What I saw through that window was a woman bent over a sewing machine, pushing a pedal with her foot. Her hands busy holding the cloth, not letting it fall on the floor. I could not see her face and I wondered if this was really my Mama. The partisan encouraged me to knock. There was no response. I knocked again, a little harder. The woman looked up briefly but continued working. I was bewildered. If this was my Mama, why didn’t she see that it was me and open the door. I began to be afraid again. Then suddenly, she jumped up and I heard hurried footsteps come towards the door.

When she opened the door, she did not speak. As I look back, she had to have been in shock. She stood in front of me, her face very serious but it quickly turned into a smile. She grabbed me out of the arms of the partisan and squeezed me very tight and then whispered my name and I thought, "Oh yes, this is my mama!"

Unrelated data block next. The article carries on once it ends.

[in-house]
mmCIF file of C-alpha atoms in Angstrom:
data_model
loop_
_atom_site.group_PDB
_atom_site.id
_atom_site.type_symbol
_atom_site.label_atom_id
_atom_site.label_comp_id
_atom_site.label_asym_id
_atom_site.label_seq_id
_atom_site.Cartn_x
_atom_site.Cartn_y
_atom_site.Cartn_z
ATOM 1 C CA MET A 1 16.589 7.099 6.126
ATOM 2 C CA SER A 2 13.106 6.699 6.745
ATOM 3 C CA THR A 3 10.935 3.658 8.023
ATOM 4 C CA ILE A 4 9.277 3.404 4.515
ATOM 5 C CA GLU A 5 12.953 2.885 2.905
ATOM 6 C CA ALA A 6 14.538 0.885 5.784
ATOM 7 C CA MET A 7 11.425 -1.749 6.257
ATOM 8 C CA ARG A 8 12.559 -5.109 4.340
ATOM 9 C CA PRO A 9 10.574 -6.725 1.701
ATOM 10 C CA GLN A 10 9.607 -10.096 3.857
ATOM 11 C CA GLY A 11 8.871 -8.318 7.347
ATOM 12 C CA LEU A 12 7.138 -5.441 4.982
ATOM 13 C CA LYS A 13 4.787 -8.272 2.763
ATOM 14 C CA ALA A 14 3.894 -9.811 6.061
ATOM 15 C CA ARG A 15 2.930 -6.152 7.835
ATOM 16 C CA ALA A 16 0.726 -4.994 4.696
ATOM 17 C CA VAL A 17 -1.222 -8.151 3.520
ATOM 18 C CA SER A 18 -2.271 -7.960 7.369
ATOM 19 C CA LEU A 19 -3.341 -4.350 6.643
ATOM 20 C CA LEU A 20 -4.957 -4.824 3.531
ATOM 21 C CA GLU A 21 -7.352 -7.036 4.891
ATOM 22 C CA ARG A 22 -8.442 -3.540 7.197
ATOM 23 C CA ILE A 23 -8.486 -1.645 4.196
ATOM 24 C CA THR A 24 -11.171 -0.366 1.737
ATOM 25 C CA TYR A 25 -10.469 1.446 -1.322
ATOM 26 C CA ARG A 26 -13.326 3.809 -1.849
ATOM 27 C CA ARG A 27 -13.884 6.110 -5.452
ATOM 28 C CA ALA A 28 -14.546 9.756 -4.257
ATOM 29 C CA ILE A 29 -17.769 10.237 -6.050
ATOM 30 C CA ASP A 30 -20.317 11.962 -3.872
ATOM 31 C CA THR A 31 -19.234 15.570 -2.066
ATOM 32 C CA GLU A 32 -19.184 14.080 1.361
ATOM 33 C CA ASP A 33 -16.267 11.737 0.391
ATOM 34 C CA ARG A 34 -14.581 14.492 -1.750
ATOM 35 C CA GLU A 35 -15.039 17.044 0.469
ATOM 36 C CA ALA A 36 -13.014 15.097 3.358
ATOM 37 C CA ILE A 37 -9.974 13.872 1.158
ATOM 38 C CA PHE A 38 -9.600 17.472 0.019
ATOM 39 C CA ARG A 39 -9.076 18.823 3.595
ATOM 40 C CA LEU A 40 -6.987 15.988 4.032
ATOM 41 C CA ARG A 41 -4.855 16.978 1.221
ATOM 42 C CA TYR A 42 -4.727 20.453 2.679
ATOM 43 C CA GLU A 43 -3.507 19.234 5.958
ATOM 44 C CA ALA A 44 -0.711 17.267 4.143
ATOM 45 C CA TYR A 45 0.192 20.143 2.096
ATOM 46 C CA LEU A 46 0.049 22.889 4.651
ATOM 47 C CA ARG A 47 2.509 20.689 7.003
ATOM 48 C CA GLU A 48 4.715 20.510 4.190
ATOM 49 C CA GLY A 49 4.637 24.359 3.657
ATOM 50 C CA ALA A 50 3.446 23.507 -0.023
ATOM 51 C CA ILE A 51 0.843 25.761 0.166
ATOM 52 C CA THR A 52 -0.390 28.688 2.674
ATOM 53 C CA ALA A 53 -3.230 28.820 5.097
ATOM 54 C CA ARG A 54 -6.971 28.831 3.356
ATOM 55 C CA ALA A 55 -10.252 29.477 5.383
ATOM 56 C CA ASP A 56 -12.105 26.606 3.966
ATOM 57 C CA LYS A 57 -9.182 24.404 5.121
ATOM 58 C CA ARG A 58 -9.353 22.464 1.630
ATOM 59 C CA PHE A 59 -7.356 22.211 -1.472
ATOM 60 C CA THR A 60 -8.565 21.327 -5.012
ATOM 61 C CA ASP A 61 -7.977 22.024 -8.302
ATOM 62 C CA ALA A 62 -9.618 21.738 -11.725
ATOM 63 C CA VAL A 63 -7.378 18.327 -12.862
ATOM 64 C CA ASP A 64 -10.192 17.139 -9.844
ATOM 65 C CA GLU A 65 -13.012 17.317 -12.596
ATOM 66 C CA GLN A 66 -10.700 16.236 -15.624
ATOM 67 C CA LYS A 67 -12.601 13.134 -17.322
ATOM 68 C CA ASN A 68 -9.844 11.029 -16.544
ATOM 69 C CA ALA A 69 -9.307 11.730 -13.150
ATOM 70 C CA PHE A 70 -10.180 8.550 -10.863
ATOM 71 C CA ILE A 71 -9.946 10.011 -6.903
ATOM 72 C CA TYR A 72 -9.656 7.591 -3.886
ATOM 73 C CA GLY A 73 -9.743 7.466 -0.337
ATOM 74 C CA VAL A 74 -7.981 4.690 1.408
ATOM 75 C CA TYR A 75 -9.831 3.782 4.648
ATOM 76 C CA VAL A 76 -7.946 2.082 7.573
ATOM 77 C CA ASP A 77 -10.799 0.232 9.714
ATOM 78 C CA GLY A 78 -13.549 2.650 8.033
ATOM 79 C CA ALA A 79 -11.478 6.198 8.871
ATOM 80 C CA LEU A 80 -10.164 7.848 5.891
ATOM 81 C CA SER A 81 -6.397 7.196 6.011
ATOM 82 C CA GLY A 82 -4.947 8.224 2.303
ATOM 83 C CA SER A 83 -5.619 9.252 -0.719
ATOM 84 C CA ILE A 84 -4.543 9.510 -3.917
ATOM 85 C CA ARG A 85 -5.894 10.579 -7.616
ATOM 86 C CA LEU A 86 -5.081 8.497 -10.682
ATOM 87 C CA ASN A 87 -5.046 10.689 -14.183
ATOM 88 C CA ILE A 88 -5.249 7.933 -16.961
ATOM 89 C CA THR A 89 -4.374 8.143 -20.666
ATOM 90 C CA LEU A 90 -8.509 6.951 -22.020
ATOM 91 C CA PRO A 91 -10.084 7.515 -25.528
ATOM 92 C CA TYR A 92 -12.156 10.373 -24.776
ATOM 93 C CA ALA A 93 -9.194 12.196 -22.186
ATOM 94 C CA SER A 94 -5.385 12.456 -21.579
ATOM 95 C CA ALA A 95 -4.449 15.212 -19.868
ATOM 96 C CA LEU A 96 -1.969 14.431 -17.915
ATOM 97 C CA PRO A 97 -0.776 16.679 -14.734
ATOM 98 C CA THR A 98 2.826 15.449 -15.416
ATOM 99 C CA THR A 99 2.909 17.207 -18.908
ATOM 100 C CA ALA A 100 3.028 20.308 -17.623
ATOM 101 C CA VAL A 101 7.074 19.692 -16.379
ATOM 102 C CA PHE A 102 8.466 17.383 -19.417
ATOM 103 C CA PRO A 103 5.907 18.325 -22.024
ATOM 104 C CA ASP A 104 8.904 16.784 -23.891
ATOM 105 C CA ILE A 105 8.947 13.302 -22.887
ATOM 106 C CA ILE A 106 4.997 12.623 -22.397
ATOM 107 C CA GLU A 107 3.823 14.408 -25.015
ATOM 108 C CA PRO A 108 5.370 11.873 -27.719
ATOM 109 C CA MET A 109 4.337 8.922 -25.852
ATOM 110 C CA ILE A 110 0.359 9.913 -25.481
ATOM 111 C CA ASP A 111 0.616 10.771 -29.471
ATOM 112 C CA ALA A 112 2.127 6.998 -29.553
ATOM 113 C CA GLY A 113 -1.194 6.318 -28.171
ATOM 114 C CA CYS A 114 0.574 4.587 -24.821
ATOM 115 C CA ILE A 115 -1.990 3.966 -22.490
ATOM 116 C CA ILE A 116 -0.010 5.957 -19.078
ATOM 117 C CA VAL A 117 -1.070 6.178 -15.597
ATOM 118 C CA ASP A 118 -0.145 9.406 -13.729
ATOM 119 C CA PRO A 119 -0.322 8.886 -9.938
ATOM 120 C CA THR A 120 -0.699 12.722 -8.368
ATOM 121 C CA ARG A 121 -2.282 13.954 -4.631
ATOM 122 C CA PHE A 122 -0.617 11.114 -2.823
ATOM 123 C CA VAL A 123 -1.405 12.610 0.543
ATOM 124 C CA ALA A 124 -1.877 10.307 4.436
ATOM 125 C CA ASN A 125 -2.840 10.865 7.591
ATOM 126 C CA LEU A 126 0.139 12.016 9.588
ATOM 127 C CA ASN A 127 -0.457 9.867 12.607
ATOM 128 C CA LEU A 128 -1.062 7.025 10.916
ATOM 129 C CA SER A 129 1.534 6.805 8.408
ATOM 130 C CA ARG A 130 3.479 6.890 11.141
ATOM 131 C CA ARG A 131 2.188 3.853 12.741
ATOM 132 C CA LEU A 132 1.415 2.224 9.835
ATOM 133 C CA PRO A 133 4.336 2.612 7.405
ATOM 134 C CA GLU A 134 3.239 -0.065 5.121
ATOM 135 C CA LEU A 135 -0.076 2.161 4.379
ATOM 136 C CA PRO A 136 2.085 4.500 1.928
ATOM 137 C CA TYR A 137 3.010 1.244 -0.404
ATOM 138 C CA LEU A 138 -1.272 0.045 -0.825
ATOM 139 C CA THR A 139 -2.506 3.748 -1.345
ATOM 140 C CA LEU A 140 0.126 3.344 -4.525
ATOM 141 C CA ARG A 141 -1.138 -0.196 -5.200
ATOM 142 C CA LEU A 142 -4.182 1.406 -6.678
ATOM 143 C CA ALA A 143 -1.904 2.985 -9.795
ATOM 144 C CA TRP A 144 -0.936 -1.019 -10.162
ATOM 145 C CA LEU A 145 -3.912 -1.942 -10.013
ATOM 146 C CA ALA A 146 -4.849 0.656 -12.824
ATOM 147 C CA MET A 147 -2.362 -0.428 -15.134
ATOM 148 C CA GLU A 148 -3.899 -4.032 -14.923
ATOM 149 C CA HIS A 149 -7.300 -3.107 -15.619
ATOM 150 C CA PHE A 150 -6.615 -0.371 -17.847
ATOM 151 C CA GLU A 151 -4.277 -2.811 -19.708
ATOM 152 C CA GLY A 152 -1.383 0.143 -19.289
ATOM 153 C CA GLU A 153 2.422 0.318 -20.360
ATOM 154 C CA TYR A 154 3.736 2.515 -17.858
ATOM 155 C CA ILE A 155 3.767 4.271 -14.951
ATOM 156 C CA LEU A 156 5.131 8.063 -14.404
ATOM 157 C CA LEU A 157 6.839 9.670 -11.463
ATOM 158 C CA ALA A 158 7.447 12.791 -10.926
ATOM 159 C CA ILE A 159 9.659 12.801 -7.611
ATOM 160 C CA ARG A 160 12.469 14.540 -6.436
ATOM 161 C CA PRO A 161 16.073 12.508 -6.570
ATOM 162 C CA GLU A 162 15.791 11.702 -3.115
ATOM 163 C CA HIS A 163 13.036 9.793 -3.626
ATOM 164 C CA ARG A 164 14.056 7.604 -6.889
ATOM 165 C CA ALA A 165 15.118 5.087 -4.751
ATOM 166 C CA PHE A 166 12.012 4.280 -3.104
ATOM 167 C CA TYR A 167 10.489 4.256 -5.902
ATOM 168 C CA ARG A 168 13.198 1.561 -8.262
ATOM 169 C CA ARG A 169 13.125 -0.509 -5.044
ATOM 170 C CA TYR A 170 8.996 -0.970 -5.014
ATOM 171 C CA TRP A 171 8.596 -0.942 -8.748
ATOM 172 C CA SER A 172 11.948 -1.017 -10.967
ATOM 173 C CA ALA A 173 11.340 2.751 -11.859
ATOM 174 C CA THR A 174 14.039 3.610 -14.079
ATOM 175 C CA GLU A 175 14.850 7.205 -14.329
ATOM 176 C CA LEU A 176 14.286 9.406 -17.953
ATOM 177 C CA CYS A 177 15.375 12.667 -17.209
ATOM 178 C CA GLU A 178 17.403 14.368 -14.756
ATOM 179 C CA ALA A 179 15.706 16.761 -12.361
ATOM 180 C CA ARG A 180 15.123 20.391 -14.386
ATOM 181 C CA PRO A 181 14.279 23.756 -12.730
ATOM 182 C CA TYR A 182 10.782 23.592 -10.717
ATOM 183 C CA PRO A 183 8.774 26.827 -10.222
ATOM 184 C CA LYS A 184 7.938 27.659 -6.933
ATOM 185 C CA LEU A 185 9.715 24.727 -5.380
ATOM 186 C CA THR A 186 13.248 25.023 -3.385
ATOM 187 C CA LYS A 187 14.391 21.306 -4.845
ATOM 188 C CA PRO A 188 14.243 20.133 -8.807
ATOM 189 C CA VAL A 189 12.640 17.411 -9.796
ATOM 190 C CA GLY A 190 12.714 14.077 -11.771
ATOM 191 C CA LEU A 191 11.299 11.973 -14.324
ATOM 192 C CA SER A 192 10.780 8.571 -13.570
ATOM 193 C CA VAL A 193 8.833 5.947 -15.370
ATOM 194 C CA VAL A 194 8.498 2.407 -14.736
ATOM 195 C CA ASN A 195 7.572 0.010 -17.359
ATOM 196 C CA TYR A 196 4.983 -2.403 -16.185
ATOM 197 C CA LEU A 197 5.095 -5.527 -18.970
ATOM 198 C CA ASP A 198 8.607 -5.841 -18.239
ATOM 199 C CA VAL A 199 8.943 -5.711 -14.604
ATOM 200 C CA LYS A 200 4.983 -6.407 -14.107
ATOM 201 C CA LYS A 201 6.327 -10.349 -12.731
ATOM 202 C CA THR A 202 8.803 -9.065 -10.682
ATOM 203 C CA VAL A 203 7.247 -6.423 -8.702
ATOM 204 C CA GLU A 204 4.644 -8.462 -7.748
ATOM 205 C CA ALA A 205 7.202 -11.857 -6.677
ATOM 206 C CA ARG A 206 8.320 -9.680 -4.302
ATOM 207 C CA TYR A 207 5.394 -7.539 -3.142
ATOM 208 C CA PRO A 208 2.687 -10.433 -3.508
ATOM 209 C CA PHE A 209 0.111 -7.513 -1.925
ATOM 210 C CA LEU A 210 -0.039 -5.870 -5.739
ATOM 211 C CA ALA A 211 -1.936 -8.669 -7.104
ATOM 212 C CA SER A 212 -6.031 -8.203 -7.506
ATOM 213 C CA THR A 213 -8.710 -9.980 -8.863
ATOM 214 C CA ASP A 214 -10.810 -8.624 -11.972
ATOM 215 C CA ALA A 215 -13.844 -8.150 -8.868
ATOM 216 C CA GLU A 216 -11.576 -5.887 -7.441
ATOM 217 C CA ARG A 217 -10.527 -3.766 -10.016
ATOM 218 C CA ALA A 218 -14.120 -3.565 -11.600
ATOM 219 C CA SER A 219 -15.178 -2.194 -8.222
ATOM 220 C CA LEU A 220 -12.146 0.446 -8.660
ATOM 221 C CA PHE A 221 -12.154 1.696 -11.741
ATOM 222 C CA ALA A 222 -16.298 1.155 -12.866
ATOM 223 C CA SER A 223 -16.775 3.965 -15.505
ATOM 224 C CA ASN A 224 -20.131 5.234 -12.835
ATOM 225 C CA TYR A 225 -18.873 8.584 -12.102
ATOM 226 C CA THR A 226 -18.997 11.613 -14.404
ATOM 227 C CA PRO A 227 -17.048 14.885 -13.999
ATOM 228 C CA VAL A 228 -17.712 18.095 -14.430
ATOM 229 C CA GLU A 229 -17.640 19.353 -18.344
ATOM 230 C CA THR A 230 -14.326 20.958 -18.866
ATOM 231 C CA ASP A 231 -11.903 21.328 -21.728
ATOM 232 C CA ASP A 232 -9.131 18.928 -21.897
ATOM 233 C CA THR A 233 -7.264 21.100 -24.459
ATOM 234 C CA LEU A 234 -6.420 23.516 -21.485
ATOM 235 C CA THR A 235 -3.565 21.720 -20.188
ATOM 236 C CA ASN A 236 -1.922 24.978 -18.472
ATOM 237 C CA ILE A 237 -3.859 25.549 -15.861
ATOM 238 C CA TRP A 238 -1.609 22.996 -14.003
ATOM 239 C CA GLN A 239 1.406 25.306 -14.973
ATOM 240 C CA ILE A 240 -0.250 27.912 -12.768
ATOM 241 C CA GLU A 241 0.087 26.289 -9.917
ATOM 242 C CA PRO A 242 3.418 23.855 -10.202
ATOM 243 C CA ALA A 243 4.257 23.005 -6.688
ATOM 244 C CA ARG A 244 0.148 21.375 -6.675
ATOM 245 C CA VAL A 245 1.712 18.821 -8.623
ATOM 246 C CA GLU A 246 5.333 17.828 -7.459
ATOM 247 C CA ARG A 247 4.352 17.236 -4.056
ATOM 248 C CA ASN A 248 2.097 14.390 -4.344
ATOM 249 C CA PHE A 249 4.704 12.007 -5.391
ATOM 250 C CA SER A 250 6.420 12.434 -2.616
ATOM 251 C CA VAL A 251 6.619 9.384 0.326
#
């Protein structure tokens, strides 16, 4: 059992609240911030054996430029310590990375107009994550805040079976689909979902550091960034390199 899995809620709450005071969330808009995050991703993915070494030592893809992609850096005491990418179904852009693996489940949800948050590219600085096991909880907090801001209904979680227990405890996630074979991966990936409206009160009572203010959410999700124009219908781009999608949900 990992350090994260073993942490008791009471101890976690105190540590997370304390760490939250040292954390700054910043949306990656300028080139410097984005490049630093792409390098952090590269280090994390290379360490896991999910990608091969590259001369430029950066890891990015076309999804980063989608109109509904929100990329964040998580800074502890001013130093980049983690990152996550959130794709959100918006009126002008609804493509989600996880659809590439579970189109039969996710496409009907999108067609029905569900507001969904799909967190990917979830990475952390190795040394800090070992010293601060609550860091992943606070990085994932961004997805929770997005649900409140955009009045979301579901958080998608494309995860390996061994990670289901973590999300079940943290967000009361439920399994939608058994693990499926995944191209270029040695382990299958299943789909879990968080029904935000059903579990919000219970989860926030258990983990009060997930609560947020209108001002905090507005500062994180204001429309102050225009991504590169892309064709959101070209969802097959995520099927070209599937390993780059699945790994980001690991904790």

The partisan, having fulfilled his task, left us hugging each other. I could tell that my mother was so happy. Her smile never left her face. She was looking at me, touching my cheeks, feeling my skinny arms, legs; not caring that my clothes were filthy, my paper lined shoes torn that were falling off my feet. She was stroking my head which was covered with a grayish babushka, tied in the back of my neck. When she tried to remove it, she realized that it was glued to my hair. My scalp was covered with puss filled scabs and they held the babushka in place. She took care of that problem later but for now she had her child back. It was all that really mattered. What an unforgettable day it must have been for my mother. As for me, I cannot think about it without chocking up with emotion that I cannot fully fathom.